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Ohio set new record for most tornadoes recorded in a year

a shed damaged by the tornado with the roof off
Shay Frank
A suspected tornado damaged buildings and homes around Logan County on March 14, 2024.

As of June 29, Ohio has a new record for the most recorded tornadoes in a single year statewide.

The National Weather Service in Cleveland confirmed an EF-0 tornado in Huron County. This was the 63rd tornado in Ohio this year.

The previous record of 62 tornadoes was set in 1992. That year was also the last time the five National Weather Service offices in Ohio recorded 11 EF-2 tornadoes total, which the state has also seen this year.

National Weather Service meteorologist Nate McGinnis said the area is exiting what he calls “tornado outbreak season.”

“When we get into the summer months, you can still get tornadoes. And typically you start to get what's called less wind shear,” McGinnis said. “The summer high pressure starts to settle in, and there's just less wind available in the atmosphere to produce these sort of rotating storms that are capable of producing these tornado outbreaks.”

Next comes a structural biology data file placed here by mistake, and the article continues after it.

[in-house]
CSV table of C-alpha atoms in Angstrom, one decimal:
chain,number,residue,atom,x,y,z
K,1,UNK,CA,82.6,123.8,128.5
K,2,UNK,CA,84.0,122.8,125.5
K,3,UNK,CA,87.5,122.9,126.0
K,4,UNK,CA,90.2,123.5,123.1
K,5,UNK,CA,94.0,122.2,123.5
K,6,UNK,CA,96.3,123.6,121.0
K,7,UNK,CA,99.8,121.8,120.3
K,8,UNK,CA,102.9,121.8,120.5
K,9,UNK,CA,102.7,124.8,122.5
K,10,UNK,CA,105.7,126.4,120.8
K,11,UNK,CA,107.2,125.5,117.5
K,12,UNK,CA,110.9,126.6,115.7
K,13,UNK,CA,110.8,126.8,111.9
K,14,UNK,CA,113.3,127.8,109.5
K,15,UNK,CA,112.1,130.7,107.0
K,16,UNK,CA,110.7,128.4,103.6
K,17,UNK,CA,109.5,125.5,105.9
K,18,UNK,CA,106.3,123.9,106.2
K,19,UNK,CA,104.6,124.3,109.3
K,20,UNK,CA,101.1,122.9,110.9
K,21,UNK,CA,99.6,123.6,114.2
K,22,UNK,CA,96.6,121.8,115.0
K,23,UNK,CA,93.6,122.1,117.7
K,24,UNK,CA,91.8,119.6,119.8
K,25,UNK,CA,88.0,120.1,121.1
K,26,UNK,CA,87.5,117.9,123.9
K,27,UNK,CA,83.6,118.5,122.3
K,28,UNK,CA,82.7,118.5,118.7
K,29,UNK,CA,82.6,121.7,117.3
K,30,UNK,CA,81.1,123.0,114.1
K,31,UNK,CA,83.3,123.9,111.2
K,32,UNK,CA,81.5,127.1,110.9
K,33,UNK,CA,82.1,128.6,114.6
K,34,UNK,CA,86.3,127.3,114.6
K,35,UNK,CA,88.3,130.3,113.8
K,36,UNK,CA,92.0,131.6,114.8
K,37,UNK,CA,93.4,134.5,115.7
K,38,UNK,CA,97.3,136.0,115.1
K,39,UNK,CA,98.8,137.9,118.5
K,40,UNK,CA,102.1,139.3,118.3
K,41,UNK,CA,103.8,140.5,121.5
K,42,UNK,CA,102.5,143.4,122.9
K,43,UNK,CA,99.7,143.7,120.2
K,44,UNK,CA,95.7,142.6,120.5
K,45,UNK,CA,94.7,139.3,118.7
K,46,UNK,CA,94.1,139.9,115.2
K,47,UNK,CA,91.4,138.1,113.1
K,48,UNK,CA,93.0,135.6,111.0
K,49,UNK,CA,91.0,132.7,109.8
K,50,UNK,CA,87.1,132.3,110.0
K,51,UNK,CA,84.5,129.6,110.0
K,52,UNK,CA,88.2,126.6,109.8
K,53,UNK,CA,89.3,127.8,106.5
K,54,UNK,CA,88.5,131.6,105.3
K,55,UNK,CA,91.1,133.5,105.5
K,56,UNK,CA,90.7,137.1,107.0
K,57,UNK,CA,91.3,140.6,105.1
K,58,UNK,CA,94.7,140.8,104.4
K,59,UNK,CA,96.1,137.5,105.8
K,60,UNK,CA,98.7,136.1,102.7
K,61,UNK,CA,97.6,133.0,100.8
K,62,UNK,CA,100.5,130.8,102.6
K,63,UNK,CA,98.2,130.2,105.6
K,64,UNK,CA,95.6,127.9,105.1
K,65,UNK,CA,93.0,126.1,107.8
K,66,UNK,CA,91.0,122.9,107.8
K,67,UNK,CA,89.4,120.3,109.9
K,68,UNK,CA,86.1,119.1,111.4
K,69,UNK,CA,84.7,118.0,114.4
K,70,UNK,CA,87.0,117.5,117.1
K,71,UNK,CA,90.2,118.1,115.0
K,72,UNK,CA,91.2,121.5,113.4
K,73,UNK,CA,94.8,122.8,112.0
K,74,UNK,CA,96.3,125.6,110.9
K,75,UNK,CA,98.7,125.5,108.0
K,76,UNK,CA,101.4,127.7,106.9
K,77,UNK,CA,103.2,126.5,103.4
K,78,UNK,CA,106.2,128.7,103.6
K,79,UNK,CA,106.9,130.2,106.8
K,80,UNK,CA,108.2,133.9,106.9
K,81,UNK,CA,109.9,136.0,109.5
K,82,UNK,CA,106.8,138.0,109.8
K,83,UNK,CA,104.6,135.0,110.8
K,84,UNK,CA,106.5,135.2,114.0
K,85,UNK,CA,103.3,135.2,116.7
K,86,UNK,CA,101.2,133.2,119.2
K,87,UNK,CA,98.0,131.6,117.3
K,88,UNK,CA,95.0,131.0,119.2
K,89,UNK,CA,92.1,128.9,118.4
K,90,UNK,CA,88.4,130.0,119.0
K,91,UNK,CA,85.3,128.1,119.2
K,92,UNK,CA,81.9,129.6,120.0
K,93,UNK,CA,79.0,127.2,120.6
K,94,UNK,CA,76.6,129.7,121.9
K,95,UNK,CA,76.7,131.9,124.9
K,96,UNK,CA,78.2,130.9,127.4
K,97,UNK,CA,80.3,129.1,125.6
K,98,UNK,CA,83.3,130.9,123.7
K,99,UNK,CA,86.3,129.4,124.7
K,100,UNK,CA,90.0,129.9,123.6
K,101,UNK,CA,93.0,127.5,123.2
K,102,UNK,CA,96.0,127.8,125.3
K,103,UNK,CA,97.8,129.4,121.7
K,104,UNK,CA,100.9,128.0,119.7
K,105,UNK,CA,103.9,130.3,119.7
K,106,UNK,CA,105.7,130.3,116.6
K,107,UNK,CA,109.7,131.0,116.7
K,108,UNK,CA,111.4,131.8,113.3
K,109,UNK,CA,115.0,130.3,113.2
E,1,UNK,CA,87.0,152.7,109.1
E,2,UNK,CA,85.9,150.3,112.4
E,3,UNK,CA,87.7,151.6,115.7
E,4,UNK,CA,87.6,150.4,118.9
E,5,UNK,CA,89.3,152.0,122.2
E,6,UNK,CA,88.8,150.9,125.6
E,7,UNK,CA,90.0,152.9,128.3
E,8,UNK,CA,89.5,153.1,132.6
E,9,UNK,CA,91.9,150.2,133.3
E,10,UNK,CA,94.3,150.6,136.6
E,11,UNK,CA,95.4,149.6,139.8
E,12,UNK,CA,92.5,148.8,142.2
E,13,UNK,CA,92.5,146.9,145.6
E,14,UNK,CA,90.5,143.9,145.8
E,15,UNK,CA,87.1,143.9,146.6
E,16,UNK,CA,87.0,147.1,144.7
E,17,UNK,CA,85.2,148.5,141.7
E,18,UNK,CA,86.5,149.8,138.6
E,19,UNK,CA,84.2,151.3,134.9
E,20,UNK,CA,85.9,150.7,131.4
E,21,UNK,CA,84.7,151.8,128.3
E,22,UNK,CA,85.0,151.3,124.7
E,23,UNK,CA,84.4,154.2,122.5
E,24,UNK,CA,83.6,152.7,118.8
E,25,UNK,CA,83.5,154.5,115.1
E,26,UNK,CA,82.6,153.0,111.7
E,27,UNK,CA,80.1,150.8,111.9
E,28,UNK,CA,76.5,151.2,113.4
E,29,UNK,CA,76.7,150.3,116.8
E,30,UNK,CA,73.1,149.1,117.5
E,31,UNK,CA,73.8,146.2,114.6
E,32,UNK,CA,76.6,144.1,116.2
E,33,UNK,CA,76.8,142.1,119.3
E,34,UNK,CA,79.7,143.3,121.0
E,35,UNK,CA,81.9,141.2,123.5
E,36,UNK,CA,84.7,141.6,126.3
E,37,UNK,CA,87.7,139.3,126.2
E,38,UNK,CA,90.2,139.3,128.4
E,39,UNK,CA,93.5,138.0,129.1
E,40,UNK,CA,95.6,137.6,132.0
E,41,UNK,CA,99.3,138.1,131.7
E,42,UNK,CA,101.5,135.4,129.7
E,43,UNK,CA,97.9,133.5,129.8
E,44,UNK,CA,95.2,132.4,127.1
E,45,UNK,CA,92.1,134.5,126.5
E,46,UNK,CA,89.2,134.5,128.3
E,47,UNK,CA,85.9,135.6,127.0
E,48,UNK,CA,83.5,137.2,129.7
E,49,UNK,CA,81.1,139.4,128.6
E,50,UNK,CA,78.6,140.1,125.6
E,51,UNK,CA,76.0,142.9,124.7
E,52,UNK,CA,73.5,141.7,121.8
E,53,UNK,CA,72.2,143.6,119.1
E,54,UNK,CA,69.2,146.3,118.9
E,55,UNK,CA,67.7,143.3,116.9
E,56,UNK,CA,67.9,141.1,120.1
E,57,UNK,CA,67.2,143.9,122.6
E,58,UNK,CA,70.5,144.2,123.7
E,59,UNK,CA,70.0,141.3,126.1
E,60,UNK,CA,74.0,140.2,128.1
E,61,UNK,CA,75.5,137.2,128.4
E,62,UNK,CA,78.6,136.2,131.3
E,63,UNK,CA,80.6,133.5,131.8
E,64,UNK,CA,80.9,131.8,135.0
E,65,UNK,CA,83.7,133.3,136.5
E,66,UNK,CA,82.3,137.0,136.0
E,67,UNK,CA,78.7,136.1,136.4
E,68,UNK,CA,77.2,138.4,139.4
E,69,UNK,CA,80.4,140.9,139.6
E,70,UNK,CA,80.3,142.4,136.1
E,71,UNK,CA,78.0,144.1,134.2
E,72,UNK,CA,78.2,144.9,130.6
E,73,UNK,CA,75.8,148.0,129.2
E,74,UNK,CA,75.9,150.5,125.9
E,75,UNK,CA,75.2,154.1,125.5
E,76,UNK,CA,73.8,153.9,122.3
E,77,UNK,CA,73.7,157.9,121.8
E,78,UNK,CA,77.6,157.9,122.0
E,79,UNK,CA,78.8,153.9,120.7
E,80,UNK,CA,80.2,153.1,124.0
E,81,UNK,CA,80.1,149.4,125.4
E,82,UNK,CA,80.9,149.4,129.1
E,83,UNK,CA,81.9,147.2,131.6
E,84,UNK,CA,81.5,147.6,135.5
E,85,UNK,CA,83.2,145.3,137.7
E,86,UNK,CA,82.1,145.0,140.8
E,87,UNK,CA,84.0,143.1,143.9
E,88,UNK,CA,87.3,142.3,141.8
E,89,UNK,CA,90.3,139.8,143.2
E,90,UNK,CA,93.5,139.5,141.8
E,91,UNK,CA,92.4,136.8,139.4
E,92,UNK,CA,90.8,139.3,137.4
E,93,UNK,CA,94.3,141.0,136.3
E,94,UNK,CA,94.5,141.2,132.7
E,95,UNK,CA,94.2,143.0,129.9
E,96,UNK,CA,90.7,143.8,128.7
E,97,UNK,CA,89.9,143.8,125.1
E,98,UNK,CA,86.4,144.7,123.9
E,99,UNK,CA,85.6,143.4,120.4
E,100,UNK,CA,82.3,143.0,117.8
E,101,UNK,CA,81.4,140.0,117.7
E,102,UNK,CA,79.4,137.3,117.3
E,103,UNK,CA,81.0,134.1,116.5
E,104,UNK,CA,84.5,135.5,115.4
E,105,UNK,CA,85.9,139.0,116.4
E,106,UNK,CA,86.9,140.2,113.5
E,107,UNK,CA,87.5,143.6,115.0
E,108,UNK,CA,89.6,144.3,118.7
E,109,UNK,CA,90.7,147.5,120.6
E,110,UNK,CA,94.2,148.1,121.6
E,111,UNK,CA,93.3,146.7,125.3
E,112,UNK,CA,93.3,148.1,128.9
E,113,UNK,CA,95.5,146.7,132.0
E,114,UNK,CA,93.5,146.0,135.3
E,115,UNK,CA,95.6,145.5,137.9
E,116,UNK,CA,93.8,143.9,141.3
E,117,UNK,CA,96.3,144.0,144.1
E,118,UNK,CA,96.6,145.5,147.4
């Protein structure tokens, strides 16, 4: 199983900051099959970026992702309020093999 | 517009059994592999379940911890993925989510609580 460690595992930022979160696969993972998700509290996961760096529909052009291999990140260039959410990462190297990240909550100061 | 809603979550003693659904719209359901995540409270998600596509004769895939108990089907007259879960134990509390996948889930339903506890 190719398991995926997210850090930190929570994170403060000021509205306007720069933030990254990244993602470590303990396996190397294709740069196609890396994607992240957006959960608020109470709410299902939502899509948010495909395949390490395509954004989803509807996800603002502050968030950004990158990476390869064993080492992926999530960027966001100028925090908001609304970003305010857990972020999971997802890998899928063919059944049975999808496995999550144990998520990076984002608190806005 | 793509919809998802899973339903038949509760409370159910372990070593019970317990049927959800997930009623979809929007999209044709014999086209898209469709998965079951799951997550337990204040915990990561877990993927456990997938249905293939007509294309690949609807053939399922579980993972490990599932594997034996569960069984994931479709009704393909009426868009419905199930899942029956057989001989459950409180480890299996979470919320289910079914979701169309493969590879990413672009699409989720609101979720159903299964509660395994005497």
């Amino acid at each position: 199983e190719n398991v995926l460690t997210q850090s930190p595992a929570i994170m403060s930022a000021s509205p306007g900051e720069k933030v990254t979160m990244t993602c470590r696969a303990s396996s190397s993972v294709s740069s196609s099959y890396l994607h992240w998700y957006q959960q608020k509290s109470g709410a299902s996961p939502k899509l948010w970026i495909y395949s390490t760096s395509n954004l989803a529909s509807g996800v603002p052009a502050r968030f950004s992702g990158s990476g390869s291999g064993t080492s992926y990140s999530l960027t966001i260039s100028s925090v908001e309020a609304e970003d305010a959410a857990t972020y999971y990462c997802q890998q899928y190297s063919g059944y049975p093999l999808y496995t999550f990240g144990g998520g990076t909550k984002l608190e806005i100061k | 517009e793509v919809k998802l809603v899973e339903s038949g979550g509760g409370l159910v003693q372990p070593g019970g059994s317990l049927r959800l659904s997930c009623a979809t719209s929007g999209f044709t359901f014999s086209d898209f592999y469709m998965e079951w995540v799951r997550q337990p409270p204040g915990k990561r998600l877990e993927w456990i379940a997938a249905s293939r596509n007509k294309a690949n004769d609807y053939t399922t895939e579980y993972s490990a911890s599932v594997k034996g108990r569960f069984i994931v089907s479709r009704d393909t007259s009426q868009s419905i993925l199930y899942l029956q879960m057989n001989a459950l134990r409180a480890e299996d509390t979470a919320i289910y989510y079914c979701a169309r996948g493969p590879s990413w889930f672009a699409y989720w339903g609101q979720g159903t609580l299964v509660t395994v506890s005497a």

Tornado season in Ohio typically ends around this time of year, according to McGinnis. But he said we will most likely see more tornadoes – and new records broken still this year.

“In fact, Ohio actually has a secondary peak in severe weather sometimes in that fall season where there's maybe warmer air that's still present from the summer,” he said.

On July 5, the National Weather Service in Wilmington confirmed an EF-0 tornado hit Logan County the prior evening, extending the new record to 64.

Tornadoes need both cold and warm air to form. The summer months are less likely to have tornadoes, and more likely to have tall thunderstorms, McGinnis said.

McGinnis said technology is making tornado detection easier. That might also contribute to this new record.

For example, the National Weather Service confirmed the June 29 and July 4 tornadoes because they were caught on video.

Adriana Martinez-Smiley (she/they) is the Environment and Indigenous Affairs Reporter for WYSO. They grew up in Hamilton, Ohio and graduated from Northwestern’s Medill School of Journalism in June 2023. Before joining WYSO, her work has been featured in NHPR, WBEZ and WTTW.

Email: amartinez-smiley@wyso.org
Cell phone: 937-342-2905